Deane,andsofarforgothimselfastopermitadishofwatericetorestagainst
SirJohnTozer'sbaldhead.
Iriscouldnothelpnotinghisstrangebehavior.Aflashofhumorchasedaway
herfirstangryresentmentatLadyTozer'sinterrogatory.
"Thatmaybemyhappyfate,"sheansweredgaily,"butLordVentnorhasnot
askedme."
"EveryonesaysinHongKong—"beganherladyship.
"Confoundyou,youstupidrascal!whatareyoudoing?"shoutedSirJohn.His
feeblenervesatlastconveyedtheinformationthatsomethingmorepronounced
thanasuddendraughtaffectedhisscalp;theicewasmelting.
Theincidentamusedthosepassengerswhosatnearenoughtoobserveit.But
the chief steward, hovering watchful near the captain's table, darted forward.
Palewithangerhehissed—
"Report yourself for duty in the second saloon tonight," and he hustled his
subordinateawayfromthejudge'schair.
MissDeane,mirthfullyradiant,rose.
"Please don't punish the man, Mr. Jones," she said sweetly. "It was a sheer


accident.Hewastakenbysurprise.InhisplaceIwouldhaveemptiedthewhole
dish."
The chief steward smirked. He did not know exactly what had happened;
nevertheless, great though Sir John Tozer might be, the owner's daughter was
greater.
"Certainly, miss, certainly," he agreed, adding confidentially:—"It is rather
hardonastewardtobesentaft,miss.Itmakessuchadifferenceinthe—er—the
littlegratuitiesgivenbythepassengers."
Thegirlwastactful.Shesmiledcomprehensionattheofficialandbentover
SirJohn,nowcarefullypolishingthebackofhisskullwithatablenapkin.
"Iamsureyouwillforgivehim,"shewhispered."Ican'tsaywhy,butthepoor
fellowwaslookingsointentlyatmethathedidnotseewhathewasdoing."
Theex-ChiefJusticewasinstantlymollified.Hedidnotmindtheapplication
oficeinthatway—ratherlikedit,infact—probablyicewassusceptibletothe
fireinMissDeane'seyes.
LadyTozerwasnotsoeasilyappeased.WhenIrisleftthesaloonsheinquired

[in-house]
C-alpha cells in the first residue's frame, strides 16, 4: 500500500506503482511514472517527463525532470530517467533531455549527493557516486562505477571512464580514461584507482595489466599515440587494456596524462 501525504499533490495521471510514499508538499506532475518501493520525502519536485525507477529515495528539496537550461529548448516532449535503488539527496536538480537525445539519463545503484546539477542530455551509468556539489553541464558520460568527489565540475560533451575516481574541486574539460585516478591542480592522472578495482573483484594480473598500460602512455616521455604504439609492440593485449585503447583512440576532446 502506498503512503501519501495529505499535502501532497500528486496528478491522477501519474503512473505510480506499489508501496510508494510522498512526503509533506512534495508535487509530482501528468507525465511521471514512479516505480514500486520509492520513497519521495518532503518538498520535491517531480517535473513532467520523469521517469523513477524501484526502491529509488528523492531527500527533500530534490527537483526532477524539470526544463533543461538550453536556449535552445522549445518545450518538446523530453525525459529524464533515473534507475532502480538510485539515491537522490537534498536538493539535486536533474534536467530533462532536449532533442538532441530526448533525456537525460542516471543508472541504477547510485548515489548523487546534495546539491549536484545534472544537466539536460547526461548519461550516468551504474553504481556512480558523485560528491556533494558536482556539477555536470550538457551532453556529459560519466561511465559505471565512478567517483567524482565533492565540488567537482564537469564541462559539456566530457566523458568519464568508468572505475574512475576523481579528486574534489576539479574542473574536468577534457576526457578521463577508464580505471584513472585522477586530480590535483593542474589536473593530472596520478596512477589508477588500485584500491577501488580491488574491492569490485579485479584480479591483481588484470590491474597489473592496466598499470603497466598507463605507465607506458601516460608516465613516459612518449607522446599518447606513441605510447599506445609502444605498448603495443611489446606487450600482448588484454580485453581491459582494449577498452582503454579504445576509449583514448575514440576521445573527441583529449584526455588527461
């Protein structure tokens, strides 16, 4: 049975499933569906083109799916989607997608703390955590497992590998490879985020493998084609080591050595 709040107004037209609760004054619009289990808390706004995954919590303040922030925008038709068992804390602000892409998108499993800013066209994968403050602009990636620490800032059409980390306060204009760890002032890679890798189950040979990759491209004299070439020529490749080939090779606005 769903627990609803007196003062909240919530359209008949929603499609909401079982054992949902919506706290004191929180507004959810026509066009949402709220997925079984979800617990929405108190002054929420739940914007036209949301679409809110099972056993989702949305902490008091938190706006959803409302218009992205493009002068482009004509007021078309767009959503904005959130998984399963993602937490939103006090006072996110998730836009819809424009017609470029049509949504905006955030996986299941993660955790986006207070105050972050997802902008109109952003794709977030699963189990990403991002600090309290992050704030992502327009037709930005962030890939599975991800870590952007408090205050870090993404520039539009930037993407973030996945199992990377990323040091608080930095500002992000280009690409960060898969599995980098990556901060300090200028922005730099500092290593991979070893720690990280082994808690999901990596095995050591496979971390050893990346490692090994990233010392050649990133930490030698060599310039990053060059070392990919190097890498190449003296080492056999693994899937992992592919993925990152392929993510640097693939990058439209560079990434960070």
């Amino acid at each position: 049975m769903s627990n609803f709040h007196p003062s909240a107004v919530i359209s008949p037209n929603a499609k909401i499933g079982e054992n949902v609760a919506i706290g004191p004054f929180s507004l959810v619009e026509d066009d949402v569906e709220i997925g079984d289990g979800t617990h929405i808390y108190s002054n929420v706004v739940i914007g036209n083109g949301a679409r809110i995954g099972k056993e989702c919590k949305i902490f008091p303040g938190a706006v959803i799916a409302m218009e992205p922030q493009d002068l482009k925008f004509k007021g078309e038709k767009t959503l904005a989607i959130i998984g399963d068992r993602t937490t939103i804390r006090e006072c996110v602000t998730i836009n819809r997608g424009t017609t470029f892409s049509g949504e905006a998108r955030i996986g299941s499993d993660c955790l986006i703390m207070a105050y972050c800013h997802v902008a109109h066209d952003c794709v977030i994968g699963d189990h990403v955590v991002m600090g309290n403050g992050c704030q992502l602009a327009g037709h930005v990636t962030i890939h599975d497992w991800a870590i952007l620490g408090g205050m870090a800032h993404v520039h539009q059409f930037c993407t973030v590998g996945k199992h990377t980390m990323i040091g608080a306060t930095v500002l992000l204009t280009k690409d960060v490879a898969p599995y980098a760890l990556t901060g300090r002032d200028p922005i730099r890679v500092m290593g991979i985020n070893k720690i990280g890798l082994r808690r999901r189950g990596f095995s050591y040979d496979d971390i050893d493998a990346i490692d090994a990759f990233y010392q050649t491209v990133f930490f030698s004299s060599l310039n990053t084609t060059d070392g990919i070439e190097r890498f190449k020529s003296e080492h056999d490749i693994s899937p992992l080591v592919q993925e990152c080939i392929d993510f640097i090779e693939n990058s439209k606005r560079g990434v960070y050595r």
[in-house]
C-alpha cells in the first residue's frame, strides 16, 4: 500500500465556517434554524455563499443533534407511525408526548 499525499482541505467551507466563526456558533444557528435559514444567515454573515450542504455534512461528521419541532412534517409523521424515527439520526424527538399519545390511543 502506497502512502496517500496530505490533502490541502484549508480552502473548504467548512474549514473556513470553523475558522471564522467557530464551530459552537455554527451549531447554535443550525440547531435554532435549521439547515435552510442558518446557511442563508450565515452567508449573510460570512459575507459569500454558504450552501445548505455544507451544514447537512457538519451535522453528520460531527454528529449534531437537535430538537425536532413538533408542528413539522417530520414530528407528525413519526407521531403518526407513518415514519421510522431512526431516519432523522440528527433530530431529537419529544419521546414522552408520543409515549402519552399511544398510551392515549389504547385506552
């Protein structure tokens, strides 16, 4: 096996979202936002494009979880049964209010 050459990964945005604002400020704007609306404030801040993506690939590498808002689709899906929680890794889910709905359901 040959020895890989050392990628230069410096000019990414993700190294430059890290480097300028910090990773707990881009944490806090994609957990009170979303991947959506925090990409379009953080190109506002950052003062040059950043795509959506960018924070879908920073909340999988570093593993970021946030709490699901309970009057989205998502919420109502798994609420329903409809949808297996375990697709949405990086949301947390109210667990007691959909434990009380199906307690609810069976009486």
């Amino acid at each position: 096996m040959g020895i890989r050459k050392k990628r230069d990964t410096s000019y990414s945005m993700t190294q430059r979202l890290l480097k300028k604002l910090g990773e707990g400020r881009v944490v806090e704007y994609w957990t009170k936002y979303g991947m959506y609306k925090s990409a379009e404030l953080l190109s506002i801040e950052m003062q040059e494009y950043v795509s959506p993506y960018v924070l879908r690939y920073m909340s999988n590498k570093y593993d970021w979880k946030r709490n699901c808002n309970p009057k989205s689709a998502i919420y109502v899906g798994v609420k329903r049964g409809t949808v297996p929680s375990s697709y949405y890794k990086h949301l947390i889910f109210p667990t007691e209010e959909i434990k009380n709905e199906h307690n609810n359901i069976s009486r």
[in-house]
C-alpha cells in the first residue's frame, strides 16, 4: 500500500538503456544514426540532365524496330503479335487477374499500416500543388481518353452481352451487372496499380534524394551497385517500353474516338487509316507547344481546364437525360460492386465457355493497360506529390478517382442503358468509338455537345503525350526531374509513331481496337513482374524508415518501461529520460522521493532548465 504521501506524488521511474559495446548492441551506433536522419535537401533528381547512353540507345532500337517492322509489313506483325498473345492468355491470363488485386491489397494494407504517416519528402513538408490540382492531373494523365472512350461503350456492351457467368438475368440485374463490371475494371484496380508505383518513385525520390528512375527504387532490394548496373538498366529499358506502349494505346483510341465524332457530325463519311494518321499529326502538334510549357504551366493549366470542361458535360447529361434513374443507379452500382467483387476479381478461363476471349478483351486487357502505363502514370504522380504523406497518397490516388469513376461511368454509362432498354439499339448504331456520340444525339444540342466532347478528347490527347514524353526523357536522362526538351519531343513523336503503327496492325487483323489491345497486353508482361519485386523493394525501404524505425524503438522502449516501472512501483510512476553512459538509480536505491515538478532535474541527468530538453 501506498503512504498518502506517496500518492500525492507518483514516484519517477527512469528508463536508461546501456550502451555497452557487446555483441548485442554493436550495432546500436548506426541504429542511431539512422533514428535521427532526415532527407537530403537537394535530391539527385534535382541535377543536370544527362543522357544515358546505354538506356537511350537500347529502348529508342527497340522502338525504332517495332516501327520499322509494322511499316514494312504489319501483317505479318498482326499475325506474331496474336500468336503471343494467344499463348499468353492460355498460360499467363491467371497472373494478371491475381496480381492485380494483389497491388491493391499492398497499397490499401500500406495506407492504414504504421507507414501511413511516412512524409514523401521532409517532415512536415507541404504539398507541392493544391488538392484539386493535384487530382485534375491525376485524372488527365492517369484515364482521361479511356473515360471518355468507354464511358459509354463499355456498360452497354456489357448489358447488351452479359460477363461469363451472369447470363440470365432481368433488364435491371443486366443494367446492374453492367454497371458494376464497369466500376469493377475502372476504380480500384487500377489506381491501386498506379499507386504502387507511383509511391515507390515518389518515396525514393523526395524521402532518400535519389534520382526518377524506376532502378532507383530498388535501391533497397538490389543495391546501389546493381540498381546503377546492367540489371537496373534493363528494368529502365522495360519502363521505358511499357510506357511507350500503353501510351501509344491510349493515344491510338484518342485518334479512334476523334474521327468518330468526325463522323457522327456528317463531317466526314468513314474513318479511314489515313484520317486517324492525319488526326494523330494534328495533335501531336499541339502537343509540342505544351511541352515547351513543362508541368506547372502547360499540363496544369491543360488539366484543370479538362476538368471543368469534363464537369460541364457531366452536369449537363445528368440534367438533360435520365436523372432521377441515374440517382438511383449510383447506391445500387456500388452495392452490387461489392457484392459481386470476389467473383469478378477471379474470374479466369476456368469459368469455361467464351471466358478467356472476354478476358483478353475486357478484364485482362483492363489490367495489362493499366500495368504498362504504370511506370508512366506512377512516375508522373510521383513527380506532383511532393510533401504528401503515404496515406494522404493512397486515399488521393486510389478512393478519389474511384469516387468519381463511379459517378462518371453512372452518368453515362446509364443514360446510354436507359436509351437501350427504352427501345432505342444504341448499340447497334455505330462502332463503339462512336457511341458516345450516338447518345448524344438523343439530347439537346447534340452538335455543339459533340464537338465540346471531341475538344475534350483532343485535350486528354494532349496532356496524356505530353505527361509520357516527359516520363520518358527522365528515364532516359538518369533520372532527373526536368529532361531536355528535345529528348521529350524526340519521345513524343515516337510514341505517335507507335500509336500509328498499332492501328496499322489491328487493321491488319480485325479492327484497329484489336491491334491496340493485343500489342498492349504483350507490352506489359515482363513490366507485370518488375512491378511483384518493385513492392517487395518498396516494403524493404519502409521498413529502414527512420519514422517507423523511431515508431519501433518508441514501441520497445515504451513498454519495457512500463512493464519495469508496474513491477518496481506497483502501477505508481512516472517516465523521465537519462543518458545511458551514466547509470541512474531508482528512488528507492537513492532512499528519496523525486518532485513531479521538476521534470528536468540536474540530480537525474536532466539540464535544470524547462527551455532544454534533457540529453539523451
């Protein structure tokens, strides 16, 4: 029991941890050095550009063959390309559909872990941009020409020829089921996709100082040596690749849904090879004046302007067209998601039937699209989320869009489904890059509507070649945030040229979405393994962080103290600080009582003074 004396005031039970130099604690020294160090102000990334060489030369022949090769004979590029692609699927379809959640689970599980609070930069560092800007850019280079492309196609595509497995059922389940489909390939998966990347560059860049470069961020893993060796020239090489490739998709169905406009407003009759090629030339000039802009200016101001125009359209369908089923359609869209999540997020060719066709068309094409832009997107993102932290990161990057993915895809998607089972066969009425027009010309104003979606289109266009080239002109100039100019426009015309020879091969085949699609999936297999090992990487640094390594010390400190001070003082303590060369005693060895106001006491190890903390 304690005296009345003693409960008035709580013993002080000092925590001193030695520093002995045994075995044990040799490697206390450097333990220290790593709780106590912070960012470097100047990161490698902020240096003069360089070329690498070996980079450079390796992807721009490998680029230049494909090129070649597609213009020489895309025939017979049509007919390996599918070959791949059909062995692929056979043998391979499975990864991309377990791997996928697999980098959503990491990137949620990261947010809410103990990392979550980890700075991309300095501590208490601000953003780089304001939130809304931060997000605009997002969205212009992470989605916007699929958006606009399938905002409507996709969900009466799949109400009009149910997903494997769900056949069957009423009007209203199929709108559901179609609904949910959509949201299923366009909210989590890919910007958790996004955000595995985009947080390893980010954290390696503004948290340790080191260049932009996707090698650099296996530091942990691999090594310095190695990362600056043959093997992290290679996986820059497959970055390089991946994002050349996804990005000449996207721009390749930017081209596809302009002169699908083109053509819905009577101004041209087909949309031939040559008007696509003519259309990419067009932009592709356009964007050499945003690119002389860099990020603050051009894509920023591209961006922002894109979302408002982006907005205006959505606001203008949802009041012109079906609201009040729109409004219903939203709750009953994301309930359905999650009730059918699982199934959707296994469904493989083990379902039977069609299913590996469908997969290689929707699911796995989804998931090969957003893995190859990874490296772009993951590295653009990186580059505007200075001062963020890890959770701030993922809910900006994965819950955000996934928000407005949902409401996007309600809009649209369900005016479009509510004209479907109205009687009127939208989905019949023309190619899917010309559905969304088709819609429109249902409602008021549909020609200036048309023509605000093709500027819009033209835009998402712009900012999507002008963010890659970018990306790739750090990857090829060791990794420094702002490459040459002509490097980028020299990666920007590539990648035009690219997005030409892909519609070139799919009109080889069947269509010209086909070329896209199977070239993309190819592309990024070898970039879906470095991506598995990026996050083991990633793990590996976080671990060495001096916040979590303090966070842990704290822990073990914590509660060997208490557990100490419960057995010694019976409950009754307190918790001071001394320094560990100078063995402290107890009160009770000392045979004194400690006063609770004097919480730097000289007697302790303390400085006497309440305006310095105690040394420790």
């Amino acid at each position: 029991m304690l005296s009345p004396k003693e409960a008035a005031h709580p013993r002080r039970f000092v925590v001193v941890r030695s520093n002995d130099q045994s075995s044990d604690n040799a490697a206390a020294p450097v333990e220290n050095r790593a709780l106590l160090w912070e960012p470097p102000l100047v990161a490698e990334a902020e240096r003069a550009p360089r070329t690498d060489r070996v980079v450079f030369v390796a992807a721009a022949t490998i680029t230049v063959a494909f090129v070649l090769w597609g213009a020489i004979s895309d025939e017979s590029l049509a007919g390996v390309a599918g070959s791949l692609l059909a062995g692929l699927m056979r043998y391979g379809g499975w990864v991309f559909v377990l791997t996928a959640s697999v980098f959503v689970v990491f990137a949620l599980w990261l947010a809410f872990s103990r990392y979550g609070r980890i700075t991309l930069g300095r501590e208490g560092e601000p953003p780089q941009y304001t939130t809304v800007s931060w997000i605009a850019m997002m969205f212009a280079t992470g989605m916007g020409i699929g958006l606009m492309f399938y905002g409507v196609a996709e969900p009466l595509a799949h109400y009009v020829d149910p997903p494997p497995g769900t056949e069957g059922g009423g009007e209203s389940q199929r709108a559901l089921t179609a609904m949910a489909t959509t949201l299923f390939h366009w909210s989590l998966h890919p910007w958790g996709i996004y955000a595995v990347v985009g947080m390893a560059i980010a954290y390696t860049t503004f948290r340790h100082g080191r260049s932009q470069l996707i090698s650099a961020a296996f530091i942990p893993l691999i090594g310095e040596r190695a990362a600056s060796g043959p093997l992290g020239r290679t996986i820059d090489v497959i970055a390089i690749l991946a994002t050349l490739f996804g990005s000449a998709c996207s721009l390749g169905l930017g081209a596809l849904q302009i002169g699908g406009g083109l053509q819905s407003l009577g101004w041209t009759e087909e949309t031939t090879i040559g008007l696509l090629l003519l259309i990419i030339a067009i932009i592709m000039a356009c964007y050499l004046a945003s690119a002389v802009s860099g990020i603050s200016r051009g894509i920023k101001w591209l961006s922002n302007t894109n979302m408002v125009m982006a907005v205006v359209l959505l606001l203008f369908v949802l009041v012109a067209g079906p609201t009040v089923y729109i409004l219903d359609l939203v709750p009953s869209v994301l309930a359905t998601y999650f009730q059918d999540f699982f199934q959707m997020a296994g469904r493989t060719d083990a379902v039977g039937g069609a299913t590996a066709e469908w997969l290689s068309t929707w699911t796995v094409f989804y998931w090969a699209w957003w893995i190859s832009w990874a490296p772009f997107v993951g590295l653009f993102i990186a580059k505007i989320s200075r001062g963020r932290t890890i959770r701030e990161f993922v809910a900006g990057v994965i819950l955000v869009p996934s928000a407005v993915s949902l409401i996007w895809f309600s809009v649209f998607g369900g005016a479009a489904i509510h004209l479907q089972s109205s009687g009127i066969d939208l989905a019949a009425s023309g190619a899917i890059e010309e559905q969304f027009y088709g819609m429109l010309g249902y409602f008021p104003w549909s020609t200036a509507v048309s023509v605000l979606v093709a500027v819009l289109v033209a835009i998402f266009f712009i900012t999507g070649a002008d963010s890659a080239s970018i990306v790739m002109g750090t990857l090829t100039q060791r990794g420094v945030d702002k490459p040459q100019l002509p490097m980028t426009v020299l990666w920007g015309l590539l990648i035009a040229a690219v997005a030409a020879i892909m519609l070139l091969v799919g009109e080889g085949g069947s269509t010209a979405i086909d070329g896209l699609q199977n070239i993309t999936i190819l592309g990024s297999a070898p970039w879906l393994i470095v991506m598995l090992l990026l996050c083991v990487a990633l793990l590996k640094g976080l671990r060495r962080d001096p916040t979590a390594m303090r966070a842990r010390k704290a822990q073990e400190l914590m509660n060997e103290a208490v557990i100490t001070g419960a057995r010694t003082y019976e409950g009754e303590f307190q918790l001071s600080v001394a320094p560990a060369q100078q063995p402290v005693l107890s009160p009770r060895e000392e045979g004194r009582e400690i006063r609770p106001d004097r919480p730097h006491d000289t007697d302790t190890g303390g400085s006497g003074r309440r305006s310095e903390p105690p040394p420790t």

tartly: "How is it, John, that Government makes a ship-owner a baronet and a
ChiefJusticeonlyaknight?"
"ThatquestionwouldprovideaninterestingsubjectfordebateattheCarlton,
mydear,"herepliedwithequalasperity.
Suddenly the passengers still seated experienced a prolonged sinking
sensation, as if the vessel had been converted into a gigantic lift. They were
pressedhardintotheirchairs,whichcreakedandtriedtoswingroundontheir
pivots.Astheshipyieldedstifflytotheseaawhiffofspraydashedthroughan
openport.
"There," snapped her ladyship, "I knew we should run into a storm, yet
CaptainRossledustobelieve——John,takemetomycabinatonce."
Fromthepromenadedeckthelistlessgroupswatchedtherapidadvanceofthe
gale. There was mournful speculation upon the Sirdar's chances of reaching
Singaporebeforethenextevening.
"Wehadtwohundredandninety-eightmilestodoatnoon,"saidExperience.


"Ifthewindandseacatchusontheportbowtheshipwillpitchawfully.Halfthe
timethescrewwillberacing.IoncemadethistripintheSumatra,andwewere
struck by a south-east typhoon in this locality. How long do you think it was
beforewedroppedanchorinSingaporeharbor?"
Noonehazardedaguess.
"Three days!" Experience was solemnly pompous. "Three whole days. They
werelikethreeyears.ByJove!Ineverwanttoseeanothergalelikethat."
Atimidladyventuredtosay—
"Perhapsthismaynotbeatyphoon.Itmayonlybealittlebitofastorm."
Hersexsavedherfromajeer.Experiencegloomilyshookhishead.
"Thebarometerresistsyourplea,"hesaid."Ifeartherewillbeagoodmany
emptysaddlesinthesaloonatdinner."
Theladysmiledweakly.Itwasafeeblejokeatthebest."Youthinkwearein
forasortofmarinesteeple-chase?"sheasked.
"Well,thankHeaven,Ihadagoodlunch,"sniggeredarosy-facedsubaltern,
andarippleoflaughtergreetedhisenthusiasm.
Irisstoodsomewhatapartfromthespeakers.Thewindhadfreshenedandher
hat was tied closely over her ears. She leaned against the taffrail, enjoying the
coolbreezeafterhoursofsultryheat.Theskywascloudlessyet,buttherewasa